How the Italian mafia is targeting the fund meant to help Europe recover from Covid-19 crisis
John Follain, Alessandra Migliaccio
Criminal enterprises -- like their legitimate counterparts -- have suffered during the pandemic-induced economic crisis. But the Italian mafia has already laid the foundation for a massive payday.
Last year, when countries were seized by lockdowns, the mafia started infiltrating cash-starved companies in a bid to siphon money from the European Union's recovery fund and the 1.8 trillion euros ($2.2 trillion) that will, in part, start flowing to struggling firms later this year, according to Maurizio Vallone, Italy's top investigator on organized crime.
Criminal groups including the N'drangheta in the southern Calabria region and Cosa Nostra in Sicily have sought to gain footholds in lawful businesses that will be first in line to get EU aid, such as those in environmental and digital sectors, said Vallone of the Antimafia Investigative Directorate, which groups investigators from the main police forces.
"The mafia has been choosing the companies that are best-placed to take part in recovery fund tenders, especially in the health and infrastructure sectors where a great deal of money will be spent," Vallone told Bloomberg at his Rome office on Tuesday. "It will try to take everything. We have to make sure they don't get even one euro."
And Italy is a prime target for criminals since it's poised to be the largest recipient of EU grant money.
The new government of Prime Minister Mario Draghi is drafting a spending plan for its 209 billion-euro share of the EU funds as it struggles to shake off the worst recession since World War II. Italian firms are particularly vulnerable since a scheme for state-guaranteed bank loans has been too complex and limited to be effective, said Vallone.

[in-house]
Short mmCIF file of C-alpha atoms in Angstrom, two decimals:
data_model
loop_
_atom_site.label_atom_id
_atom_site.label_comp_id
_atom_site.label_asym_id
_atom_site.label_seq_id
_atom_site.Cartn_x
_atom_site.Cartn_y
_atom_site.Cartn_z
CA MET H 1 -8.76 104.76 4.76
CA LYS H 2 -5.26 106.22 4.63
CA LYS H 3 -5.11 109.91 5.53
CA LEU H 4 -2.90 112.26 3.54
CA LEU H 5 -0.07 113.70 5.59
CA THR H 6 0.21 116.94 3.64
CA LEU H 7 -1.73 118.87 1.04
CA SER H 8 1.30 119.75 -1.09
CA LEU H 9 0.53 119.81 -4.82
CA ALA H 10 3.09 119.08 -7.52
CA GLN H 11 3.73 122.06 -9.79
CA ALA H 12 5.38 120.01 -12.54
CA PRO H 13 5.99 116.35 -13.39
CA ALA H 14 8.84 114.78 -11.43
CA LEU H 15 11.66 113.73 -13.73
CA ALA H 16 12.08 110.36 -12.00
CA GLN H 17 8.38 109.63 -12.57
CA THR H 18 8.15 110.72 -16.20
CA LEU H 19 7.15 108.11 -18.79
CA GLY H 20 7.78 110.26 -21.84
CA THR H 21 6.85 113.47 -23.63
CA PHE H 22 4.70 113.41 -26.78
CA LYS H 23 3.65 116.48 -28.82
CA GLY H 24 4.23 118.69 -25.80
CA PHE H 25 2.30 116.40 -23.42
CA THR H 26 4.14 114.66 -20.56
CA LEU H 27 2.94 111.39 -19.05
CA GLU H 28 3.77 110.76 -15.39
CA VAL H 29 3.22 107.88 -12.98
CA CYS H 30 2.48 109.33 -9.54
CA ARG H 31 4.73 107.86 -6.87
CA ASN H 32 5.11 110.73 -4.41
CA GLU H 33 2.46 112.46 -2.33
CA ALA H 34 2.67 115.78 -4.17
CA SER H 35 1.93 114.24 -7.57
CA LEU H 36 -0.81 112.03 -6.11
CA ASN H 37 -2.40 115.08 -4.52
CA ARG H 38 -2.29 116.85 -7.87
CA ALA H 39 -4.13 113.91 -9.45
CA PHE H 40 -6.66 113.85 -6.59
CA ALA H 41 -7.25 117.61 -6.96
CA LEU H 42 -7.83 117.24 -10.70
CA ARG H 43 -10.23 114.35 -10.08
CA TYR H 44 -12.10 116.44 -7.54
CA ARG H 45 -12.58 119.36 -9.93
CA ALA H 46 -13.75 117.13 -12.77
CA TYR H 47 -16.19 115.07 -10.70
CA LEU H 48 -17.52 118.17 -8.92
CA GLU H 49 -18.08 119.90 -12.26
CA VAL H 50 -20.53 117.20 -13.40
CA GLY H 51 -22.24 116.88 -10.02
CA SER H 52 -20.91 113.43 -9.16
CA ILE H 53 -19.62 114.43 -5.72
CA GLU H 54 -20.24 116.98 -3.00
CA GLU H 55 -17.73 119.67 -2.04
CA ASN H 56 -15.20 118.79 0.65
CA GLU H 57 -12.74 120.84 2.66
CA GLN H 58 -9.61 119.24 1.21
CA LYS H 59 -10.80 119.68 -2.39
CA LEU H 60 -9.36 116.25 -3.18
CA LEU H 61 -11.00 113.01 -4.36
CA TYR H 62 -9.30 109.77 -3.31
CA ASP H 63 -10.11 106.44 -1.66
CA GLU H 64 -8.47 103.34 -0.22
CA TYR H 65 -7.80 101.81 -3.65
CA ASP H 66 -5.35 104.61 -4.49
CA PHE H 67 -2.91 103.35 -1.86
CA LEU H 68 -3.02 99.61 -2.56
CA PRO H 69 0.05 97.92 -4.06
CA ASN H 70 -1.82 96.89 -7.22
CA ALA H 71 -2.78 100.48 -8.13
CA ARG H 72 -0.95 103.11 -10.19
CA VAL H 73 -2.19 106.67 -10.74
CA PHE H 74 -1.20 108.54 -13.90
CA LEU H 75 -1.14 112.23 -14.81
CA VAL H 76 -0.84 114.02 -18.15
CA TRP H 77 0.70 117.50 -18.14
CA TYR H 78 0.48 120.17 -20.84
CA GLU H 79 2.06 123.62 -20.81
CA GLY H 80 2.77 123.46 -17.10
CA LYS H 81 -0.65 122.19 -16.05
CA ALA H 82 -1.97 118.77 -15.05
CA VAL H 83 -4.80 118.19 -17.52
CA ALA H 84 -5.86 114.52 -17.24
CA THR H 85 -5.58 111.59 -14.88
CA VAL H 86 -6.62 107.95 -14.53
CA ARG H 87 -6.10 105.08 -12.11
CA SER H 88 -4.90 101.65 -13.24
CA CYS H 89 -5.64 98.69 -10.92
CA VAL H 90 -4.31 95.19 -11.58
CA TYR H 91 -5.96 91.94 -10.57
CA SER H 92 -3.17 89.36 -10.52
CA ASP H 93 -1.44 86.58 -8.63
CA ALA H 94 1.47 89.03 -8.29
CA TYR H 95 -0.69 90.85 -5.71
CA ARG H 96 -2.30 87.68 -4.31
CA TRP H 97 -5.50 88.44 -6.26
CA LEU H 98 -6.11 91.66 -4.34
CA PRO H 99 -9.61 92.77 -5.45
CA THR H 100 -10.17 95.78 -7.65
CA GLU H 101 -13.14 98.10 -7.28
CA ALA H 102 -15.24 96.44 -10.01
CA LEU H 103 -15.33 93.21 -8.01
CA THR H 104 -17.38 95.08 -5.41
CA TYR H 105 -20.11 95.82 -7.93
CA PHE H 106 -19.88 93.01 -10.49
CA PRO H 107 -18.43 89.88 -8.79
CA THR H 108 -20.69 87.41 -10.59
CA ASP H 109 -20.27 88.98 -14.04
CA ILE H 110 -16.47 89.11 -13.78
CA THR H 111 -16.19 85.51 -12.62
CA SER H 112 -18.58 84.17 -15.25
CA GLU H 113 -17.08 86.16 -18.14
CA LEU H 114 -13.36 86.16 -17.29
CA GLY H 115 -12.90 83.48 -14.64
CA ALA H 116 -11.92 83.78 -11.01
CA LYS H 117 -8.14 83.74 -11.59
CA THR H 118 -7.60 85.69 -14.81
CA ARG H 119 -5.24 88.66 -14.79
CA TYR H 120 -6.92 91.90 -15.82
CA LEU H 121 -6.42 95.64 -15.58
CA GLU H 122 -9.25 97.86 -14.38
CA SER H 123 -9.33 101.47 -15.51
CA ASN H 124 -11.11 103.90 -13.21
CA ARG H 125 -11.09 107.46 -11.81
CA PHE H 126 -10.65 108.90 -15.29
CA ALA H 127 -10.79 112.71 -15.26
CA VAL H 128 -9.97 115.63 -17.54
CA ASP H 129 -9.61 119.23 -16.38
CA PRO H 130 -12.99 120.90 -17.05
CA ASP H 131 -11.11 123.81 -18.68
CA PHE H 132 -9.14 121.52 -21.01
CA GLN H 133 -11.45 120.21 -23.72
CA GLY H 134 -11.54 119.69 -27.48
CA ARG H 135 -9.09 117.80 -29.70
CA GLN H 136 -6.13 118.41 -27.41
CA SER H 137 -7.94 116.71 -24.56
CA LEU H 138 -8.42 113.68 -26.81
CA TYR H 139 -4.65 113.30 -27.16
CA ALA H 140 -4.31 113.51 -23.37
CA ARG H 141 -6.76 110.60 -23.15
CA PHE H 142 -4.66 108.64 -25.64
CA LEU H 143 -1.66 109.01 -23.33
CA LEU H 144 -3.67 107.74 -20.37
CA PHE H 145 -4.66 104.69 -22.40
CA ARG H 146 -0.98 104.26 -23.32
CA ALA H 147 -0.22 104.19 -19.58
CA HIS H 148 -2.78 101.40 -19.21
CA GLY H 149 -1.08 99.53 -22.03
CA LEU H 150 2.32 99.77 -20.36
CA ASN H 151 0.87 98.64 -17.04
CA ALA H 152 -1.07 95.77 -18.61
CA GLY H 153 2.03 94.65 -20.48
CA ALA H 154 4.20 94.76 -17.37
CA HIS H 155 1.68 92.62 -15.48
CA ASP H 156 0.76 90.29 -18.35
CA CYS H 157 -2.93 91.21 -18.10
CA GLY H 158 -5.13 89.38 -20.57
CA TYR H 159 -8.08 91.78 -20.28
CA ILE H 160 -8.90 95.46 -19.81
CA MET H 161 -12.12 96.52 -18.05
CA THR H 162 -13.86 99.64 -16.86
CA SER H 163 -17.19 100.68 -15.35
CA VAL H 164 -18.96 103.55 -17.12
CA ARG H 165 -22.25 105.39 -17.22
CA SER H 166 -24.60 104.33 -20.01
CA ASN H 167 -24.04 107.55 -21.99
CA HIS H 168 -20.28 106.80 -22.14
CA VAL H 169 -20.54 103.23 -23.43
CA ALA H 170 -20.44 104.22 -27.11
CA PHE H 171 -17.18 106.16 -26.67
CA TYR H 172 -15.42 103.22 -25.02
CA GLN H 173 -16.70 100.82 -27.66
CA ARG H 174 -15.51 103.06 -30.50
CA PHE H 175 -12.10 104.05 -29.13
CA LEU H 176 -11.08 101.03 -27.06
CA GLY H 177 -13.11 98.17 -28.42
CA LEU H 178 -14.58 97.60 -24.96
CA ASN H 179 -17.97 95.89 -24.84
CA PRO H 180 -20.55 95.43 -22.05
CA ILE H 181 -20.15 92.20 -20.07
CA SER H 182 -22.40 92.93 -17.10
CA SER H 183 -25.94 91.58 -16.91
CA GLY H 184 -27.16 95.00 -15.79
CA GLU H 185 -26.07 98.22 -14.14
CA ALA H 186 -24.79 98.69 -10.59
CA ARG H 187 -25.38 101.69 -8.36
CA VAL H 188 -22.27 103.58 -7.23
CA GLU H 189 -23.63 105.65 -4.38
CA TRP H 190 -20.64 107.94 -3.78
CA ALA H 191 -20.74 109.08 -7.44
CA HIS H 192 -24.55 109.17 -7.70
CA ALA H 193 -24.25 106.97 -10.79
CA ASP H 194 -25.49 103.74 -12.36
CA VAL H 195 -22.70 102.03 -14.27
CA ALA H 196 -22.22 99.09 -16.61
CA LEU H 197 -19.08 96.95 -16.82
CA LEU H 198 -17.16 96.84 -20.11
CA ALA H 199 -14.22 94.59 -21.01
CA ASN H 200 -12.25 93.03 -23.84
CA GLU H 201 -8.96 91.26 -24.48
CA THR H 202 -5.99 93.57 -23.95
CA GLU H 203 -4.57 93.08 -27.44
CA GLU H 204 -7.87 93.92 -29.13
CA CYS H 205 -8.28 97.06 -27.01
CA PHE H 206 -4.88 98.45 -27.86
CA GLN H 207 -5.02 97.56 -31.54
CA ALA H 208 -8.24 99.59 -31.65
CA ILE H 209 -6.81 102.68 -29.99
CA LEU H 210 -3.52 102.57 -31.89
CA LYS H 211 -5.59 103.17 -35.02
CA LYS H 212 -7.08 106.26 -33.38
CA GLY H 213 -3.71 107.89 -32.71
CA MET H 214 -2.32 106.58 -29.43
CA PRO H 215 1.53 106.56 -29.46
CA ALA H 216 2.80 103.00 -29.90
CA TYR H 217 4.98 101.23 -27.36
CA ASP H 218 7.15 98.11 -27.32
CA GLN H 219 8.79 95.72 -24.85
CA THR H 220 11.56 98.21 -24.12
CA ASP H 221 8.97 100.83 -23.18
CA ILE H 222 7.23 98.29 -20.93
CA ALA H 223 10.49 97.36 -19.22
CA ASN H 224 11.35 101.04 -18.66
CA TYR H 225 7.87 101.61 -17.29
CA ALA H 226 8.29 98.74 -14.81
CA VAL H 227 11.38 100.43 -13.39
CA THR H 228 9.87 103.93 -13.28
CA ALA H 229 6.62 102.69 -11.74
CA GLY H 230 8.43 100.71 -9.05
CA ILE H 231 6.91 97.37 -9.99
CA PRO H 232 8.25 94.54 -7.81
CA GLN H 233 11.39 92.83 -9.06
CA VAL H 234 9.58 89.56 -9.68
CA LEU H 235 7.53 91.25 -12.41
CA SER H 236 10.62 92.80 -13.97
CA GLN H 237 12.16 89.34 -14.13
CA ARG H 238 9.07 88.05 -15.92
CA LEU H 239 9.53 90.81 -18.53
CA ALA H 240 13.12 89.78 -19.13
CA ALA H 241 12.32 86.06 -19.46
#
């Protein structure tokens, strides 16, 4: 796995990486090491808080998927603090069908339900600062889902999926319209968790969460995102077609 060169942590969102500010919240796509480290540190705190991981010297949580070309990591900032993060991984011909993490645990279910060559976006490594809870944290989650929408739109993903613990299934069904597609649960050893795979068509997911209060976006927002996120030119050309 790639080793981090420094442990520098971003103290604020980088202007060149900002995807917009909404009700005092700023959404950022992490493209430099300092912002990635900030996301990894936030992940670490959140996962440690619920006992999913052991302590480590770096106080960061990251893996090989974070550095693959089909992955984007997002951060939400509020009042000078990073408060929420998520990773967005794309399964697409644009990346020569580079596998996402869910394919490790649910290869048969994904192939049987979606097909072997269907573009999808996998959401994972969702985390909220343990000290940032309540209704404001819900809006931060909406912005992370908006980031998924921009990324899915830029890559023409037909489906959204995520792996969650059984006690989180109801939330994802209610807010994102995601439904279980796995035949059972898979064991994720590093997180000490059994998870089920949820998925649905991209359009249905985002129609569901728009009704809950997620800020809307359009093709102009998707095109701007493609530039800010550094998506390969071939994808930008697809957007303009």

As a result, companies that have shaky credit-worthiness have benefited little from state help, he said.
Mafia gangs have seized on the opportunity, with regional and national lockdowns, to reach out to small and medium-sized companies desperate for liquidity in an economy that contracted 8.9% last year.
Mafiosi typically seek to muscle in on a firm's share capital, fund struggling businesses through usury, or exploit them through a hidden partner, Vallone said. The number of suspicious financial operations reported by the Bank of Italy increased by 7% last year to 113,000. "That makes us strongly suspect that there is organized crime interest," he said.
The European Anti-Fraud Office, called OLAF, will screen spending plans by member states to ensure they meet control and anti-fraud requirements, and will in the future carry out investigations of its own, according to a spokeswoman. The organization will also team up with national authorities and partners including Europol.
Vallone wants tighter anti-mafia checks on public works. Under the current system, police forces assess the winner of a tender before a project begins. Under a proposal Vallone said he will send to the interior ministry later this month, anti-mafia investigators would automatically monitor money transfers as well as sub-contractors and suppliers for the duration of the project.
"The recovery fund is the priority, but this procedure should apply to all public works contracts," Vallone said.
Stricter rules are needed also because of pressure from Brussels. "The European Commission doesn't wait for the biblical time-spans of traditional public tenders, it wants to give the money and see the results within a reasonable period," said Vallone.
There may well be a downside to more anti-mafia checks however. Italy, plagued by red tape, already fails to spend much of the structural funds it receives from the EU. The country had used only 30.7% of allocated funds at the end of 2019, according to an EU report, compared to 66.2% for leader Finland, and an average for the bloc of 39.6%. More controls could risk stalling recovery money too.
In the Sicilian capital Palermo, many are facing a stark choice, according to Patrizia Di Dio, head of the local, 13,000-strong branch of the Confcommercio business lobby.
"When a businessman cannot any longer support even his own family, he'll find organized crime ready for him with its doors wide open," Di Dio said. "If the state wants to protect the legal economy, it should make loans more accessible, and it should suspend taxes. It's crazy and hypocritical not to help you, and to threaten you with taxes at the same time."